Leviticus Strange Fire of the Heart
Parashat Shemini, Leviticus 9:1-11:47
When I was in seventh grade, I had my first role in a play. It was Cinderella in Into The Woods, a dream part—one that ultimately marked the peak of my theater career. I loved going to rehearsals after school, going to the costume warehouse and trying on the rags and gown, singing with the little orchestra. But nothing prepared me for the sense of magic and presence on opening night. The lights went up, I opened my mouth and started singing, and an entirely different energy came the room. Nothing we had done up to that point could fully prepare us for what happens when the audience shows up, and the art of the theater is live.
The work of building the mishkan, the portable tabernacle in the wilderness, followed by seven days of dry-runs, is not unlike the rehearsals for a play. “Shemini”, the eighth day, is the moment the lights go up. When the mishkan is dedicated, it’s opening night for the Israelites. God moves in, and nothing can have fully prepared them.
At first, all goes as planned. Aaron and his sons offer sacrificial offerings, and blood is sprinkled on the appropriate places. But then things start to get intense:
Moses and Aaron came to the Tent of Meeting, and then came out and blessed the people. A fire came out from God and consumed the burnt offering on the altar…The people saw, and cried out, and fell on their faces. (Leviticus 9:23-24)
“That was amazing,” I imagine one Israelite saying to her friend, dazed, as she picks herself up from the dusty earth. “I’m glad it worked–but I wasn’t expecting it to work so well!”
It is one thing to prepare and yearn for an intimate experience of the Divine; it is another thing to have that experience. And the general Israelite population were not the only ones thrown off course. Directly after God’s entrance onto the stage, Nadav and Avihu, two of Aaron’s sons, bring esh zara, literally “a strange fire”–in context here, a fire offering that was not commanded by God. And in a verbatim repetition of what happened just a few verses earlier, in which a sacrifice was consumed in flames, “A fire came out from God and consumed them”–not just their offering, but the offerers themselves.
What are we to make of this?
On the one hand it is simple: Nadav and Avihu go off-script. The magic of opening night goes to their heads, they forget their lines, they trip, they ignore the stage directions, and they get fired. Literally.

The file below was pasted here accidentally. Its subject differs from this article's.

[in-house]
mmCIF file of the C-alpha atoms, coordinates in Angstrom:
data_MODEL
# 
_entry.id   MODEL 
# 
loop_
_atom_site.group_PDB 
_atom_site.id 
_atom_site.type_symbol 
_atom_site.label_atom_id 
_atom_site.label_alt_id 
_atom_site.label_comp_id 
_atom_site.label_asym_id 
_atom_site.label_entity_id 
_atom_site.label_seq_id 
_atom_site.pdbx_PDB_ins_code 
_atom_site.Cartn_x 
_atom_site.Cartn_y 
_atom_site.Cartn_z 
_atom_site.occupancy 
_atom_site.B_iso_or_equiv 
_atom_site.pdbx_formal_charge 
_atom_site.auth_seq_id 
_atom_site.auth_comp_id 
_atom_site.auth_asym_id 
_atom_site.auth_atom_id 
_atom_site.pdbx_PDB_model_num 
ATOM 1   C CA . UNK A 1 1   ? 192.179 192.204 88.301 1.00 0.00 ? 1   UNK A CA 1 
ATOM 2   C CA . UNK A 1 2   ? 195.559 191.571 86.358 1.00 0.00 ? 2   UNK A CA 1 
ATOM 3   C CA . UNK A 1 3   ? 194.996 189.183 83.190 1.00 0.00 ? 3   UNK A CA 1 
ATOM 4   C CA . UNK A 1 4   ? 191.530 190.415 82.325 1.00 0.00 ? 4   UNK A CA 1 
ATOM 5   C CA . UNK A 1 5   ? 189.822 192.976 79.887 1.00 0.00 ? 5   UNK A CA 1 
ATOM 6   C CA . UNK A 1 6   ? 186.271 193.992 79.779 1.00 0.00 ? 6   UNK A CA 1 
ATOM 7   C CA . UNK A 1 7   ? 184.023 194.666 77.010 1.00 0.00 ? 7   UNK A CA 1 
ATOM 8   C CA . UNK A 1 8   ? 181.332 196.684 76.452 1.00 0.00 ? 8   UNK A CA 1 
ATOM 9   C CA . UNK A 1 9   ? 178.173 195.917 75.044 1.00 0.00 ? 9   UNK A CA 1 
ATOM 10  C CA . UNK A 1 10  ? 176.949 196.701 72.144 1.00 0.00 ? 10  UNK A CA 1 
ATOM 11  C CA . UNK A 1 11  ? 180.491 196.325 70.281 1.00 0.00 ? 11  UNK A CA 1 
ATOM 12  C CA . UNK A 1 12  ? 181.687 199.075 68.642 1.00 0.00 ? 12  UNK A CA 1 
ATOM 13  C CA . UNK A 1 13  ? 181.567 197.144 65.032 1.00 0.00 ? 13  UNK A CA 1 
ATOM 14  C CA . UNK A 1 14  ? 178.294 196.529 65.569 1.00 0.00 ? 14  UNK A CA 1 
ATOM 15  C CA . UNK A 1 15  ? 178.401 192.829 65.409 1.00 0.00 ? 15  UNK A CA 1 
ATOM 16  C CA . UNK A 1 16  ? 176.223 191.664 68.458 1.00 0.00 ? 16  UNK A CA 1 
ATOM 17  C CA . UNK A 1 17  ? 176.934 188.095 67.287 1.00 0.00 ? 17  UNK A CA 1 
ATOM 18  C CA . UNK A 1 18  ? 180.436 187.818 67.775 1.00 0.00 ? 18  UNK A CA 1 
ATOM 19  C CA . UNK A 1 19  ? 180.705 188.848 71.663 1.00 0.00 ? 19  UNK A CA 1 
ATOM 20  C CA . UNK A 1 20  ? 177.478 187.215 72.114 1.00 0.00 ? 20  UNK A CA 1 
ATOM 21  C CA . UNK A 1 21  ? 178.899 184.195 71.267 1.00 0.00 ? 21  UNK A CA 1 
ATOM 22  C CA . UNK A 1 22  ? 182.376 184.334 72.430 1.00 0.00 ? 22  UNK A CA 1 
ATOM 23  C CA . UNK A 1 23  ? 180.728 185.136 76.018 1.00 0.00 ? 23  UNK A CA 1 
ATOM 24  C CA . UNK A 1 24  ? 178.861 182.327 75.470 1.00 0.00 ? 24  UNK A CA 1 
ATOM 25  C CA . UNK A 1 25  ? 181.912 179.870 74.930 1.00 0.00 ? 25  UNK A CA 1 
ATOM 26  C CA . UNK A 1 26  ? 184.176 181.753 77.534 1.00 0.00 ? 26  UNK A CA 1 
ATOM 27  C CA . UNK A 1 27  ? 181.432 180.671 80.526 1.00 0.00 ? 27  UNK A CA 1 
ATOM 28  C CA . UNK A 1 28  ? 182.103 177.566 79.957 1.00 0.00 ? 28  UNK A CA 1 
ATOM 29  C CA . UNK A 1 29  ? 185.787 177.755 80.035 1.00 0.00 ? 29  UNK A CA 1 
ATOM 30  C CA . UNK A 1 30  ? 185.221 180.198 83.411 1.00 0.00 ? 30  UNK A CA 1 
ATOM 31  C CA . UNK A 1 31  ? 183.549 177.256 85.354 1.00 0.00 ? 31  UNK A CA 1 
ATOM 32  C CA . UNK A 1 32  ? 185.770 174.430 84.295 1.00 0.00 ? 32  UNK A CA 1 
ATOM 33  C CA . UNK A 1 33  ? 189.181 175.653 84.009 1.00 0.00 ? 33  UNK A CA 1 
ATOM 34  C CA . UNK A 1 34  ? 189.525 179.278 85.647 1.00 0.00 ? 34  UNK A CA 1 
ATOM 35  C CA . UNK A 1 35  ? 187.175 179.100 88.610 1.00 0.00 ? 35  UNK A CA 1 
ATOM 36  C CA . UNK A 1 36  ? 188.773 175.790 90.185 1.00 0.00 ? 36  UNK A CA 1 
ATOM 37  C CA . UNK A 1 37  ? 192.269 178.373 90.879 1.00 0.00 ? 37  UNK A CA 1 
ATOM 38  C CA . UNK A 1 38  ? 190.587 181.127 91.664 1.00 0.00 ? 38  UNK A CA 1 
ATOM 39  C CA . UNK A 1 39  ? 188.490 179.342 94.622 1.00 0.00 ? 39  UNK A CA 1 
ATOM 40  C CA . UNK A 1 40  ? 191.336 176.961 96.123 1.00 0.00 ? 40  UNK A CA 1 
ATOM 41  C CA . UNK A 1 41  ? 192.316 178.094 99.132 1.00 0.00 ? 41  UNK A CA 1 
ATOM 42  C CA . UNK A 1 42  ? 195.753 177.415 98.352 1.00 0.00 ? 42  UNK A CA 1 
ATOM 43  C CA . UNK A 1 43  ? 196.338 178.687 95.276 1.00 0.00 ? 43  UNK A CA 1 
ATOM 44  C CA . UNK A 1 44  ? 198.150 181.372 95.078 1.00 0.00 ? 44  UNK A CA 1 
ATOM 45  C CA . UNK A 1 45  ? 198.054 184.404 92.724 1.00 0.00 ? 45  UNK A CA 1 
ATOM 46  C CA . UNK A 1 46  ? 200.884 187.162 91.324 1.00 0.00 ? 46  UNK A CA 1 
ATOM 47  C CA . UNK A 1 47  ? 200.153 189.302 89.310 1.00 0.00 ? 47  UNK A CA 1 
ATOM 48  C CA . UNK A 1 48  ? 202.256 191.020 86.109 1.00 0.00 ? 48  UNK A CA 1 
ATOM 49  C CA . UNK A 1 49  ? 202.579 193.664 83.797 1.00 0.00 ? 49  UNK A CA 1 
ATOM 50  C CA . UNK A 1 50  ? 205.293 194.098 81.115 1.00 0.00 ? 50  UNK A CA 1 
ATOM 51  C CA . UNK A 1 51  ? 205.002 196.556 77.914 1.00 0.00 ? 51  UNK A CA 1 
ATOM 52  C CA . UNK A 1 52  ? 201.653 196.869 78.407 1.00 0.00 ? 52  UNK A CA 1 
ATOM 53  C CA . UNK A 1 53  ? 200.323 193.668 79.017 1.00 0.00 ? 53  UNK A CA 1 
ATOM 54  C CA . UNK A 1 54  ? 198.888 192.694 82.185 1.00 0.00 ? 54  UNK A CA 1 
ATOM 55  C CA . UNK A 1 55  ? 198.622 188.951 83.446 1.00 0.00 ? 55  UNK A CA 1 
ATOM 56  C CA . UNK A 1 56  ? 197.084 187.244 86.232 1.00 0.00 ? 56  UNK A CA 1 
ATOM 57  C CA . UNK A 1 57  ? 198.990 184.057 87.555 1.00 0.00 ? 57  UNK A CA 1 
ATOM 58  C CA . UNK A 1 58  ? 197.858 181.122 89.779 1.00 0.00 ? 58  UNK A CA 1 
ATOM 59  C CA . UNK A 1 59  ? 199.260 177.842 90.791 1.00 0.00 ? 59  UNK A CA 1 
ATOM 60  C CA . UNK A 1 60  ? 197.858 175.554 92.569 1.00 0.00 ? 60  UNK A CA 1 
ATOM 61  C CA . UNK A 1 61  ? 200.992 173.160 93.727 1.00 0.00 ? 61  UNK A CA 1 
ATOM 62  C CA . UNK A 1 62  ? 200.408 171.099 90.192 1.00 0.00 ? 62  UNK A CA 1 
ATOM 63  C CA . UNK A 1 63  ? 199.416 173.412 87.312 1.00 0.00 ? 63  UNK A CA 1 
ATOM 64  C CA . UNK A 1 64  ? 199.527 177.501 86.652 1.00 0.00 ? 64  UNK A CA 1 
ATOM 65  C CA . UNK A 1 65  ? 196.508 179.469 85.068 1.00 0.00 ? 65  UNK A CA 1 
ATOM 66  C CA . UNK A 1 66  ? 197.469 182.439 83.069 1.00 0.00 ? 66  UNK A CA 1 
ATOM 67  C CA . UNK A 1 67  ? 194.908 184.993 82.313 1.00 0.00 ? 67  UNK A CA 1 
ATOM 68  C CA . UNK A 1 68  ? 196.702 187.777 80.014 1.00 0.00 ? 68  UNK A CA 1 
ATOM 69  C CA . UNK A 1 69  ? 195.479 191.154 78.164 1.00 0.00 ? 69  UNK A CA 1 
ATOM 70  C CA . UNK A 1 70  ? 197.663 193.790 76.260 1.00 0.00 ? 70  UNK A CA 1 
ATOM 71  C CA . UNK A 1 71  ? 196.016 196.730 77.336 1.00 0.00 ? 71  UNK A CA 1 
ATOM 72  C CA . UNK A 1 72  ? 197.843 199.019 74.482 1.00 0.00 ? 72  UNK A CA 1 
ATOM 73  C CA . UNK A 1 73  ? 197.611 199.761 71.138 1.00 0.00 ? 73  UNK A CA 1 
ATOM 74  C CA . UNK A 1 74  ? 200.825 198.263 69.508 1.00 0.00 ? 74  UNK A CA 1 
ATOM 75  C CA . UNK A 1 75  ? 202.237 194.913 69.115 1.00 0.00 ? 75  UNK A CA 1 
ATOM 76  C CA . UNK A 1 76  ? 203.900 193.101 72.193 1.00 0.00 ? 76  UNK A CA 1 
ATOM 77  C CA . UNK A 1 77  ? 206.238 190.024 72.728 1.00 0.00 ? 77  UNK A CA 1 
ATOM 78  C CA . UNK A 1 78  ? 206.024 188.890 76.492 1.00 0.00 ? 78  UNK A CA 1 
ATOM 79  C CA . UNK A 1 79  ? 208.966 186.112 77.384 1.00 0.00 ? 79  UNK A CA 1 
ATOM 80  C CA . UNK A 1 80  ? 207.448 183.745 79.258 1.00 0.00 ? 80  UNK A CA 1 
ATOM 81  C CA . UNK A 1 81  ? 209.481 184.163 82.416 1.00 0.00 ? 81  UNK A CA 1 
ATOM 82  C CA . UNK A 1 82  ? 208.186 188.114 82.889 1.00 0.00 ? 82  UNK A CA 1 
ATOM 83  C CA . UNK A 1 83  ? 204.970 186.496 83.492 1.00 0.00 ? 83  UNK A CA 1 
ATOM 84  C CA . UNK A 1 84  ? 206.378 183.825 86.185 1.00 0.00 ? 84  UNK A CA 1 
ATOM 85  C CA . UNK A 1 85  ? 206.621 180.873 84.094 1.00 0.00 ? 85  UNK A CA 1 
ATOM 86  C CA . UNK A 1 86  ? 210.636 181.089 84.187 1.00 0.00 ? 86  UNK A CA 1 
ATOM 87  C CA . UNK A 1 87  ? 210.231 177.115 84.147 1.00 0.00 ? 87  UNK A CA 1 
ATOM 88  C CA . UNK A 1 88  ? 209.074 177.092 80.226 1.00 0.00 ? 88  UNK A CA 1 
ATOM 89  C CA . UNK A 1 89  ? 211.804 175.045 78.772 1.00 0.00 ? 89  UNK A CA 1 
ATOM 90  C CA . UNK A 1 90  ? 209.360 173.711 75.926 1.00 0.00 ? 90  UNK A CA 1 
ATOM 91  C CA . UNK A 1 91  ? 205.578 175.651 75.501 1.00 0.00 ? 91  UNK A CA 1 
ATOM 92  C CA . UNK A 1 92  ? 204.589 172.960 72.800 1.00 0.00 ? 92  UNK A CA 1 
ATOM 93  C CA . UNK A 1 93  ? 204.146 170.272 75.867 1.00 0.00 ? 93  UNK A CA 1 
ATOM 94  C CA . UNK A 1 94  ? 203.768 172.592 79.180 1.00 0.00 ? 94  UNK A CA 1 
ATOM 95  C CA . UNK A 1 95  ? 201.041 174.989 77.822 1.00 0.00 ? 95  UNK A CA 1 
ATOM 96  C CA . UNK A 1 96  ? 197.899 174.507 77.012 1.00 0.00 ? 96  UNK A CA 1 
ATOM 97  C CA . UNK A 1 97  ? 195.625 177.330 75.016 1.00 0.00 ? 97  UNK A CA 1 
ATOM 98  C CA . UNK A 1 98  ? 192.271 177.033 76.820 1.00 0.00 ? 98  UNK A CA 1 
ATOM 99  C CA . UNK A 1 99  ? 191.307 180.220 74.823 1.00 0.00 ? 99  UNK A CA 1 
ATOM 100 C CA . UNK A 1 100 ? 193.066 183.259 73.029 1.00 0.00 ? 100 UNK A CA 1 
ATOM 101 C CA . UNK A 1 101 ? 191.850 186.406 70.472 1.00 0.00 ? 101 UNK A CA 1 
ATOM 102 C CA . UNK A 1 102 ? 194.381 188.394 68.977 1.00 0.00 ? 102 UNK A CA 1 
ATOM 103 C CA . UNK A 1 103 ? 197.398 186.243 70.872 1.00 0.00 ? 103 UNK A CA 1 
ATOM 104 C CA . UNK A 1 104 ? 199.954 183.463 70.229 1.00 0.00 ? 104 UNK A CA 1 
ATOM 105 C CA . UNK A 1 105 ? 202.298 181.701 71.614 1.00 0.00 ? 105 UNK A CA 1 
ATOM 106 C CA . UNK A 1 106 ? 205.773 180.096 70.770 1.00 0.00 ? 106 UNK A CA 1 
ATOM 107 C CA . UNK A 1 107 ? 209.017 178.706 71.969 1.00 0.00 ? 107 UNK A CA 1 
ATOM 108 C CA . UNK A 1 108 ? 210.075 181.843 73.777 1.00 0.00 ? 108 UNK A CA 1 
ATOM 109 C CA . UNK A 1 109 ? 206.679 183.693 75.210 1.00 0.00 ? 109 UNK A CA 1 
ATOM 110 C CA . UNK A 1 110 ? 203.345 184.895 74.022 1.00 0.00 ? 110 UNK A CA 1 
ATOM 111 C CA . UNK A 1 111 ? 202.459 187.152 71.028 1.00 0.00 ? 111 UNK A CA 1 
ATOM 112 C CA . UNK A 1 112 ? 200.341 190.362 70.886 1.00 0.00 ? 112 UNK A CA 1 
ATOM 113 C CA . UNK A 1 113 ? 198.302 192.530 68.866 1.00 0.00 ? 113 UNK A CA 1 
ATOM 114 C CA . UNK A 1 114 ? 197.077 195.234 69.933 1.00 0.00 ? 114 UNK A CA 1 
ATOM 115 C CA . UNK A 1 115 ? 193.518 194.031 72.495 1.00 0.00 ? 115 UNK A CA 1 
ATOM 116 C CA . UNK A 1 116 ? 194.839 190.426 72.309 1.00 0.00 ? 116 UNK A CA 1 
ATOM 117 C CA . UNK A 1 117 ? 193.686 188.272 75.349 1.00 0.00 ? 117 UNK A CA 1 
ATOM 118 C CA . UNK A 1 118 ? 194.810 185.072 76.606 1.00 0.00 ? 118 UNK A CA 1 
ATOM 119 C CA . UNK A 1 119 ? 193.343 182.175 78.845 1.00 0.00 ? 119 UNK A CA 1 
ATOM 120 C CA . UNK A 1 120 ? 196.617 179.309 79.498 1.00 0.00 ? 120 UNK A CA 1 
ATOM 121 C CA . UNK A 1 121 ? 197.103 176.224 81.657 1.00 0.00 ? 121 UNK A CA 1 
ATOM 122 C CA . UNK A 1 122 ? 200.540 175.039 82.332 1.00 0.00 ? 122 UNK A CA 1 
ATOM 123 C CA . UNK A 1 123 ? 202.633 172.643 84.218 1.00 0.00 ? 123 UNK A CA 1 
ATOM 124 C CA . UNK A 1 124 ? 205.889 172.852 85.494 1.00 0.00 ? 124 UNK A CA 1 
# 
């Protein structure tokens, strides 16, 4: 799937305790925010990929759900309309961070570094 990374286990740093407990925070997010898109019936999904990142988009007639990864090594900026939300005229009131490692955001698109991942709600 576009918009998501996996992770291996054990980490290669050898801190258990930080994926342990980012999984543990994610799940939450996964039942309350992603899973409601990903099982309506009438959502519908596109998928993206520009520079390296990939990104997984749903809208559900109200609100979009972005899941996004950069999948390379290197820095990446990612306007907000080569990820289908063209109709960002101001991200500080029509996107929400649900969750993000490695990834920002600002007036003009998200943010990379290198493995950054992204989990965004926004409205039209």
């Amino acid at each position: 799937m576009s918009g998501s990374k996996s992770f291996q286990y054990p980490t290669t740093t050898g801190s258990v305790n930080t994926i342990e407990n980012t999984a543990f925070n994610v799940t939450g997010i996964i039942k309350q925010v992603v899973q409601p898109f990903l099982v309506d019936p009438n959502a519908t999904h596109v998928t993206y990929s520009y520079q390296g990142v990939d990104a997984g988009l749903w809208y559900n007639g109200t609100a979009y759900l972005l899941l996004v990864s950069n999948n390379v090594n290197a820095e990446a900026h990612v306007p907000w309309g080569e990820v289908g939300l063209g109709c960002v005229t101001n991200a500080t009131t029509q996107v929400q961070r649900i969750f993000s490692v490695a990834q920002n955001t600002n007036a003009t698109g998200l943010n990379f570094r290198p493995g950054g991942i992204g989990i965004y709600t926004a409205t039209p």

But on the other hand, they steal the show.
Nadav and Avihu are wowed. They are astonished. They are in awe. God has just eaten their offering! God is in this house! This is the Holy One of Blessing appearing right in front of them, and consuming an offering. This is not a children’s play, or child’s play. It is incredible. It is revelation.
While the rest of the people are still in a state of sacred shock, still hearing the echoes of their ringing cry of surprise, Nadav and Avihu take action. They want God to know that they saw, that there is a response. From a place of awe and devotion, from the passionate recesses of their own hearts, Nadav and Avihu bring a fire, something to show God their devotion, something to express their awe.
God accepts their offering: their full selves, their devotion–and their lives.
The Hasidic master Rav Nachman of Bratslav explains it this way: “Nadav and Avihu died because they burned with great zealousness for Godliness, even beyond their capabilities” (Likutei Halakhot II, p. 408). In other words, they were not rebellious kids playing with matches and being careless. They were deep seekers, and they lost themselves in the sacred fire.
We know that mystical experiences can be very dangerous. When engaging in deep mystical seeking, the warning is clear – don’t tread into the fire if you’re not willing to risk being seriously burned. Don’t jump off the mountain if you don’t want to die. But what about those of us who are not at risk of dying or going mad from our spiritual practices? What do Nadav and Avihu teach us?
There is a moment, right before they offer the strange fire, where we may emulate these brothers. This is the moment of total awe, of paying such exquisite attention to the miracles unfolding before us that we are compelled to respond – in thought, in word, in deed, in presence. Whether of the view from the top of a mountain, a first spring crocus, or watching a child in their first theatrical performance, we can cultivate an awareness that leads us to offer the fire of our hearts in gratitude for each unfolding amazement.
But we who want to stay with our feet on the ground, breathing for many years to come, must resist the sacred urge to entirely give ourselves up in service to the Holy One. We must draw boundaries around our lives, taking care of our own bodies and needs even as we attend to others. We must dwell in the eye-popping paradox that we are both totally one with God and individual human beings who are blazing with love, but not ready to be consumed by the sacred fire of complete self-sacrifice.
Shoshana Meira Friedman, 2014 graduate of the Rabbinical School of Hebrew College, where she became the director of the College’s Artist Beit Midrash in 2022.